Four shades of silence
Writing usually takes place in silence in a process of searching for those words that will gradually fill the blank page and hopefully transmit an experience – in the case of the Spring Forward festival, of a dance event. It is a demanding practice, especially when related to giving an account of an overwhelming amount of performances packed into a very short time (24 shows in a four-day programme). In this intense frame, the impression of every single dance performance quickly loses its freshness rendering it difficult to replay in the mind’s eye moments that have already disappeared.
But writing can also be a very rewarding experience, especially when it concerns choreographic works that do not have an immediate impact. In this case, writing becomes an entry point to the work, as in the case of the sophisticated solo The Very Last Northern White Rhino by Spanish choreographer Gaston Core. Putting together the pieces of my notes in an attempt to describe the experience, almost like trying to mentally reconstruct a performance from a choreographic score, helped me to draw, perhaps even invent, connections and clues that I would have otherwise ignored. Was this post-performance threading of a conceptual tissue a choreographic effect that Core had intentionally orchestrated, prompting the viewer to dig into the performance as it lingers over time? Whatever the answer, silence becomes, then, a spatio-temporal dimension that instigates reflection. As the performance gets imprinted in our memory and spreads its vibration in the body, the writing becomes a process of discovery. I will call this type of silence a vibrating or active silence that looks for ways to articulate and communicate through written words.
From time to time, though, it is better to stay silent, because words can sometimes destroy a powerful moment. In Gran Bolero by Jesús Rubio Gamo, we embarked on an emotional journey that, towards its end, we found ourselves becoming one with the performers. Placed in the open-air auditorium but as if the fourth wall had been demolished, we were standing on our feet, chanting and synchronising our clapping to Ravel’s tune, turning this moment into a collective catharsis. How to share this almost ritualistic experience with those who were not present? To put it in words is to rationalise a deeply corporeal experience or sensation that can stay indelible through time if it achieves to remain sealed in silence. I will call this type of silence, a deep silence that aims to not escape from the body.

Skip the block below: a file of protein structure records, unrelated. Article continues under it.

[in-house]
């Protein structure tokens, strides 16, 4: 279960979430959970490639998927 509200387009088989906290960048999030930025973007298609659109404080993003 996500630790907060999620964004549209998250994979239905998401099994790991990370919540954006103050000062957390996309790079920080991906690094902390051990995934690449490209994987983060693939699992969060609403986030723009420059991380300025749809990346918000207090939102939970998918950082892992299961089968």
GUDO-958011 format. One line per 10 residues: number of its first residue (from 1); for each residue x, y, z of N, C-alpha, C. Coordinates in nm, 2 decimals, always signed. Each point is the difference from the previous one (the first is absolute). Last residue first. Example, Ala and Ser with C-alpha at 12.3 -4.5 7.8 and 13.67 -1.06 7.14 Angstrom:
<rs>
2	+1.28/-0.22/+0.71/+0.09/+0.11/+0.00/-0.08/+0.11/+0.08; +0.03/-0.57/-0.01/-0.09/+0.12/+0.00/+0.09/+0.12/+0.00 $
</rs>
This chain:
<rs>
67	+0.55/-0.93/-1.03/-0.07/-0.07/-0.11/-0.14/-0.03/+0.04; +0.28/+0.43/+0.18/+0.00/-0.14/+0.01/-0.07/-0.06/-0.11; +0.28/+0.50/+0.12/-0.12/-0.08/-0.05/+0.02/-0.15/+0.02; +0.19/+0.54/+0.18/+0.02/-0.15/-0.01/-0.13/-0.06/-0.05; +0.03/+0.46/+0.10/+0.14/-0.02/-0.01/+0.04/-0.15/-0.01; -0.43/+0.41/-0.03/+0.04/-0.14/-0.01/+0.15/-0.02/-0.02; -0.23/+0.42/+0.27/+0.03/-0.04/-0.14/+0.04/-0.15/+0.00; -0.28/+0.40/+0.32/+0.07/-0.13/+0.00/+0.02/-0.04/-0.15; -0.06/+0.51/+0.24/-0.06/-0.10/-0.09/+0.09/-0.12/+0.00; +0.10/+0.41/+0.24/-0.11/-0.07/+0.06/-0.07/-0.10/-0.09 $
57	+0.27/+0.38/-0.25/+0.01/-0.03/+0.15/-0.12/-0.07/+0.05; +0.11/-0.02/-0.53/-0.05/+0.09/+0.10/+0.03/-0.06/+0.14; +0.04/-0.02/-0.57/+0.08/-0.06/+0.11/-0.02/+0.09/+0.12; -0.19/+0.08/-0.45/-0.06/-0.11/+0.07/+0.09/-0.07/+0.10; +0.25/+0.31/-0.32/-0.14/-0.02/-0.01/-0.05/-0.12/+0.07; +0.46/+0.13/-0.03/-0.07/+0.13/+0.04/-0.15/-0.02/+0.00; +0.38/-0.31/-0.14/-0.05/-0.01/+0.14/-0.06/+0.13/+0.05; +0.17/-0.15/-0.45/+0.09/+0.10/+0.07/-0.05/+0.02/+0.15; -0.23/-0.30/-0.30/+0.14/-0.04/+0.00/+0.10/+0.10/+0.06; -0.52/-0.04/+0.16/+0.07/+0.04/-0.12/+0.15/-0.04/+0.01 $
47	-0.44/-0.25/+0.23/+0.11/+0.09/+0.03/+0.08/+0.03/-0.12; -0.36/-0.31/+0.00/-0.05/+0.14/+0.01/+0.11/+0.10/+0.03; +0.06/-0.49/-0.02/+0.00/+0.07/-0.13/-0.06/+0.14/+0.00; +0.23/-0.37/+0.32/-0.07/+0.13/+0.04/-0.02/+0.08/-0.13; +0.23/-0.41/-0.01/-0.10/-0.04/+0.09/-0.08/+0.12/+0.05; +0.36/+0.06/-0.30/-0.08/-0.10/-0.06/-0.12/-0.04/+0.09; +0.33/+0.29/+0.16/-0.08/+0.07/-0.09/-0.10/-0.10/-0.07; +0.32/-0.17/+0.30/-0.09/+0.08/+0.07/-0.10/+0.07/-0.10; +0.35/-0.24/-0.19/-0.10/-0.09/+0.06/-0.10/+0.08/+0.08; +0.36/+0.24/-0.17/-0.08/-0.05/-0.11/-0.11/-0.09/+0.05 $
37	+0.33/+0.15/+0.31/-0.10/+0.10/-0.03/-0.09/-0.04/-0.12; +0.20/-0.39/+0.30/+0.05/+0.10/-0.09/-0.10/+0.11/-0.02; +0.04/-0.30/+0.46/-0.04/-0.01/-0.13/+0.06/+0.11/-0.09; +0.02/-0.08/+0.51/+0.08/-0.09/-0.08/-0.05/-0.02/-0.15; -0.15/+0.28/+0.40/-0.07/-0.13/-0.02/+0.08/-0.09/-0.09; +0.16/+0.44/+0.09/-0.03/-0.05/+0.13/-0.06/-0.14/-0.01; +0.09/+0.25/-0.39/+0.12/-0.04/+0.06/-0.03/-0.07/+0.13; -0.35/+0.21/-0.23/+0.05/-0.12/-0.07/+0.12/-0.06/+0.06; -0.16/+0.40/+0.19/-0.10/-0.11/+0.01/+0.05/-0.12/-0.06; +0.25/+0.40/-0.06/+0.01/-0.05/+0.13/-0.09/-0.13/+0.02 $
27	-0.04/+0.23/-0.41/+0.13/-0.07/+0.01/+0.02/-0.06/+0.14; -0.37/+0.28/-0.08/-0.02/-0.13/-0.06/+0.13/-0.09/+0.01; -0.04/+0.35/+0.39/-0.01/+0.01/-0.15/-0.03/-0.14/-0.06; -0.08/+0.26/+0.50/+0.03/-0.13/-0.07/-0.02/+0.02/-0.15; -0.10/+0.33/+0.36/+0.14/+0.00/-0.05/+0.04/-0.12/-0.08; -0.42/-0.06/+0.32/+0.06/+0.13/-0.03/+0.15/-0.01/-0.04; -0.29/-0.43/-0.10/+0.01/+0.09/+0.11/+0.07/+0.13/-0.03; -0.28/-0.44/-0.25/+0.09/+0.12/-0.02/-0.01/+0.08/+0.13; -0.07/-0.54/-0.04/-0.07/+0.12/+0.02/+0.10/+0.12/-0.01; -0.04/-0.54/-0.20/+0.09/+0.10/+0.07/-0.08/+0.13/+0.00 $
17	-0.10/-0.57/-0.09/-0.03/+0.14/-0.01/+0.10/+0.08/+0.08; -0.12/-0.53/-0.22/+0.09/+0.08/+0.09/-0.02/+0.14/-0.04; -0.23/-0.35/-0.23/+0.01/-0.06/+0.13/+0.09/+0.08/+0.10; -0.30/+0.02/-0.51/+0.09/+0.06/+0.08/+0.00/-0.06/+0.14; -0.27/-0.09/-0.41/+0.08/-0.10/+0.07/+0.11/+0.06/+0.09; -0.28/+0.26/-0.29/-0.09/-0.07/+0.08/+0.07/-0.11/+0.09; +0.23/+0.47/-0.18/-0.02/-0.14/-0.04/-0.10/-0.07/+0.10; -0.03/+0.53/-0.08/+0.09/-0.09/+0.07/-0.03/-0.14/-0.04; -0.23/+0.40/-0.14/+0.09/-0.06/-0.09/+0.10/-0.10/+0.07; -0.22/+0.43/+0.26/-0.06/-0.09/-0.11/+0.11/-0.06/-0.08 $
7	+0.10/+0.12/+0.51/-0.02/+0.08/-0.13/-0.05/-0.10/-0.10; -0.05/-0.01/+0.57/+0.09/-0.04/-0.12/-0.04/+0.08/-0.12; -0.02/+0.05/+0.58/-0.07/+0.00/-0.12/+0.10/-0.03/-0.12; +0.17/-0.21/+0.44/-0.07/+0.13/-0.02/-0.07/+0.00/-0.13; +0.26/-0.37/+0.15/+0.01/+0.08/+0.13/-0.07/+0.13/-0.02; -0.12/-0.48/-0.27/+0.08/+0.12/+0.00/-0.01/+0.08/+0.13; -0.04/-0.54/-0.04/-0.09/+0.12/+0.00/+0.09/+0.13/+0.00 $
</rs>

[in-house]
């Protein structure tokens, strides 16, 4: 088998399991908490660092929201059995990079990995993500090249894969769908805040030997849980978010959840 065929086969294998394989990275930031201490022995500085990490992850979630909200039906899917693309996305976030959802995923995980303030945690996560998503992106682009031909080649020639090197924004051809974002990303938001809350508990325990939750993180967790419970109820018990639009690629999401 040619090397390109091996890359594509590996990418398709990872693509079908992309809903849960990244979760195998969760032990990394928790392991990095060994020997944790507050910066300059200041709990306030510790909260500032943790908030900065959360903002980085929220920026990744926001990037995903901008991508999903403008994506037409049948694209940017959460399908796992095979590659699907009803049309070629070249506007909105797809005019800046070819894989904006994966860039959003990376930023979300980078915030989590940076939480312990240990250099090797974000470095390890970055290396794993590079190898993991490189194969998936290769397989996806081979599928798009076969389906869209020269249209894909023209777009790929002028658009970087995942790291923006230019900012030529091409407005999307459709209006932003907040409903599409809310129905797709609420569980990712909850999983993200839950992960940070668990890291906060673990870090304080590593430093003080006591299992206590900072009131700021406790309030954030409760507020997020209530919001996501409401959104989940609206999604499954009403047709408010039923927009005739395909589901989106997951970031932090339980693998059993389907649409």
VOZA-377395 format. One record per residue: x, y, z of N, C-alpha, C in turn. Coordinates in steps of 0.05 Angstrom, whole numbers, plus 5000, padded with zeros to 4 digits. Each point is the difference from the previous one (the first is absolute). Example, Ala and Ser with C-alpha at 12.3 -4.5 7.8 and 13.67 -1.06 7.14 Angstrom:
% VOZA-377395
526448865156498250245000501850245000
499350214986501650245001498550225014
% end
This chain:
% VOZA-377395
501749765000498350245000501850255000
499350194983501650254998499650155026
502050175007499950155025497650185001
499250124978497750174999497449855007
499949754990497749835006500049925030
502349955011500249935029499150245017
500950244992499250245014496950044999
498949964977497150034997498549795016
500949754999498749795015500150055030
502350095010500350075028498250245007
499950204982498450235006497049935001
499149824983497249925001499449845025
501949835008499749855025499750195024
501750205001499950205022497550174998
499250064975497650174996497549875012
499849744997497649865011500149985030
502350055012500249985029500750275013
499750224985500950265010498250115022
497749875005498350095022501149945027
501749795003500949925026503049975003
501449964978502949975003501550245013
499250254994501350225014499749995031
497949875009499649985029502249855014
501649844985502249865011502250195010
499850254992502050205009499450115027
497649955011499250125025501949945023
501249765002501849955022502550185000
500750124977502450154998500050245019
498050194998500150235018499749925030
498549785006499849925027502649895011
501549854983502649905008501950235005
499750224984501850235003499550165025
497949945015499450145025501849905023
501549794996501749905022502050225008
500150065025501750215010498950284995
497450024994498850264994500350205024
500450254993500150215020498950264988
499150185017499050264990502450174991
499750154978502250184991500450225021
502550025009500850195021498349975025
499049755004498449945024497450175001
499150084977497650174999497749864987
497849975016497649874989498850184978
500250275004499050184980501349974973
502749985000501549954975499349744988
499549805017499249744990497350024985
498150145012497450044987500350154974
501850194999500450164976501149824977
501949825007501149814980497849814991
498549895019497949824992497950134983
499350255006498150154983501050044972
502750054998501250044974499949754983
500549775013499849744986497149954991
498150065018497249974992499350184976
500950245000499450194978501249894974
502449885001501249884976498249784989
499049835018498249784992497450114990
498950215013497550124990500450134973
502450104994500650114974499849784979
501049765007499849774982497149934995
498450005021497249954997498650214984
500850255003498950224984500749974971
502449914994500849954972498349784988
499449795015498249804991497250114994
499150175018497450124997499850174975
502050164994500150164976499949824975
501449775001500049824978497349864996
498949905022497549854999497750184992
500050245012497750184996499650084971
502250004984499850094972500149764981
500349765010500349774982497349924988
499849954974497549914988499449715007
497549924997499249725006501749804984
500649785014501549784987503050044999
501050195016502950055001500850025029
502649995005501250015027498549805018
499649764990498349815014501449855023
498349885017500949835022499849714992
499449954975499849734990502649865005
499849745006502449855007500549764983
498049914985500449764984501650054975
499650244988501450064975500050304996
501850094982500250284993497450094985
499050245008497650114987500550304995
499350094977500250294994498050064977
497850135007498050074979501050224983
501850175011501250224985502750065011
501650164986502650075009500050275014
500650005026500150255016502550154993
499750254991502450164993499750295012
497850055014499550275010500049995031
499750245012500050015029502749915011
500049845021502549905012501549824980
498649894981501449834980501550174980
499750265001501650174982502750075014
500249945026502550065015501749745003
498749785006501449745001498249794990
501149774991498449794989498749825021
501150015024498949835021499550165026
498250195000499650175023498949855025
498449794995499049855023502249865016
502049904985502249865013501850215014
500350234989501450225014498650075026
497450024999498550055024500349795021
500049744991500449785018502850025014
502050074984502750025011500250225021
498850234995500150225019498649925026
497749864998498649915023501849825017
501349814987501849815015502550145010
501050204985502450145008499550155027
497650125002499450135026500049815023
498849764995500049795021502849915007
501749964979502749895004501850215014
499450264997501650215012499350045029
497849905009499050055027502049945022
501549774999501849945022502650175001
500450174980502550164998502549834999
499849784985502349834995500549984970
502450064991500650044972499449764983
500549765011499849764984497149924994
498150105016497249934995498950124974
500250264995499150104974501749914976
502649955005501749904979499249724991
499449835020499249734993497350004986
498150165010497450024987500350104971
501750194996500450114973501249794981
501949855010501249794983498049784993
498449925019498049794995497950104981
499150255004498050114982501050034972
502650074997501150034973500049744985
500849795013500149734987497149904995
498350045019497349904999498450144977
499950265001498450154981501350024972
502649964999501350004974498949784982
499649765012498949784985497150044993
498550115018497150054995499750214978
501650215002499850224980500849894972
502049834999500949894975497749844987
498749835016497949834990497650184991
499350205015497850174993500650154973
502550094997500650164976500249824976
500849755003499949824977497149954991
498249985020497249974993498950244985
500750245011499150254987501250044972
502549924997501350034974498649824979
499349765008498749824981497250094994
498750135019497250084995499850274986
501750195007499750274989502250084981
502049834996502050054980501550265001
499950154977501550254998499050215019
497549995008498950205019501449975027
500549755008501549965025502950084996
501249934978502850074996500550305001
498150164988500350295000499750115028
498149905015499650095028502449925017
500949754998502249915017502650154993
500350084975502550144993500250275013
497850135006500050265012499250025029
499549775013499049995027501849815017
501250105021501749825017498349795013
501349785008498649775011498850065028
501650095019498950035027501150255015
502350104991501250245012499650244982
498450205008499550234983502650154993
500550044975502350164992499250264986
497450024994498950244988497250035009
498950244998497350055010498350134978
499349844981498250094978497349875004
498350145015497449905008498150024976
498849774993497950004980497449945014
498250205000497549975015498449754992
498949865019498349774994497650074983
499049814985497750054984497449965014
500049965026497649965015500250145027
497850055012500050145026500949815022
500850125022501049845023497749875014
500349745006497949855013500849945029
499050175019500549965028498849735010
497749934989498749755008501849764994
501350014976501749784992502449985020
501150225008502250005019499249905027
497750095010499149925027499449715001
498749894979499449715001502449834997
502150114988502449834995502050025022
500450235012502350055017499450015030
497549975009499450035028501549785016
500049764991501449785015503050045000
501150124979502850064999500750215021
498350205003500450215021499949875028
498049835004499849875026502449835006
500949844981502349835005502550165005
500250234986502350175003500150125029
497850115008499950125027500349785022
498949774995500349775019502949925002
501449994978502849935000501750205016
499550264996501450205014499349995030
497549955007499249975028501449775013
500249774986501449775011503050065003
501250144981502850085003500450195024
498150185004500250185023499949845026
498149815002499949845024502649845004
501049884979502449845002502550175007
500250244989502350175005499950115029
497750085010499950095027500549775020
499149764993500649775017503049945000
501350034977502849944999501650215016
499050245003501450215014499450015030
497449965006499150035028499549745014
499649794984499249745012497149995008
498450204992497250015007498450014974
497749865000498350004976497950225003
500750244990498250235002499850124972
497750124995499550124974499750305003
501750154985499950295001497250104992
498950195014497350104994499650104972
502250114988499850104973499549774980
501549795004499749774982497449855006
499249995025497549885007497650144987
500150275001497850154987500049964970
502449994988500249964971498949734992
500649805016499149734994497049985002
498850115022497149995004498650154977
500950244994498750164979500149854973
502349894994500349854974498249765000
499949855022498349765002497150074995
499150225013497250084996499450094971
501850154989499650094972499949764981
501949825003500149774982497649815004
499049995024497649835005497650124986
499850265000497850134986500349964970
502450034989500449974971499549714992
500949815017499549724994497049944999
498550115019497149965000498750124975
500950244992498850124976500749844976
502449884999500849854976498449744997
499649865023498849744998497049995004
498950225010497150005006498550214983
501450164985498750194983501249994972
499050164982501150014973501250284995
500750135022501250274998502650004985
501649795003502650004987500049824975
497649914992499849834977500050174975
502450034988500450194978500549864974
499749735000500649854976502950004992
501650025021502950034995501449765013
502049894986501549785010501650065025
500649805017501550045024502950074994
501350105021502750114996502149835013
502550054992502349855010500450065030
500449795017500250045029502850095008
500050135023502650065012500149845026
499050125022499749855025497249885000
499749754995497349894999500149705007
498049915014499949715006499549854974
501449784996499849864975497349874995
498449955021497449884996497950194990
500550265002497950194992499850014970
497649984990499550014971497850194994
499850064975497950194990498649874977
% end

Vibrating or active silence seeks to communicate with the public while deep silence strives to stay private; yet both deal with a response to performances that we had the chance to witness. This year, the programme was marked by the absence of the formerly selected Russian artist Yulia Arsen, whose performance was withdrawn and replaced by 40 minutes of collective silence in an event called A Gathering in Silent Contemplation. We were seated in rows around a table with flowers in a vase on its top, and I experienced an awkward and almost disturbing immobility that temporarily disconnected me from the rest of the community. I would describe this silence as a thick silence, depriving me – perhaps us – of the opportunity to build a dialogue in a moment that we had to be united to scream for peace. It is a silence that encloses us inside a bubble and blurs our senses; it carries the potential of a political significance that remains unfulfilled.
Silence and words make a complementary duet, and we are continuously in the process of selecting and arranging an existing vocabulary to create (or not) meaning verbally or in writing. But drawing on ‘found’ words is not really distant from the practice of exploring ‘found’ material that some of this year’s selected artists used as a choreographic device – be that a found story or historical record, as in Simona Deaconescu’s Choreomaniacs, or found footage, as in Jacopo Jenna’s Some Choreographies, or even found movement as in Cassiel Gaube’s Soiree d’Etudes (based on house dance) or Aina Alegre’s Study 4, Fandango and Other Cadences (that recycles popular Basque dances). But, above all, to use found material against a continuous demand for invention is to prevent this material from becoming forgotten or fading into silence. I will, then, call this type of silence an Eleusinian silence because, in the same way, that Eleusinian Mysteries used to celebrate the triumph of life over death as a re-birth into a new form of existence, the Eleusinian silence may render the artistic creation based on found material into a practice of excavation and transformation of the past. At the end of this generative process, when the silence is finally broken by sharing the artistic outcome with an audience, the found material gets the chance to get re-cycled, re-used and live again.
All four together – vibrating or active silence, deep silence, thick silence and Eleusinian silence – were suspended between our movements, words and sounds.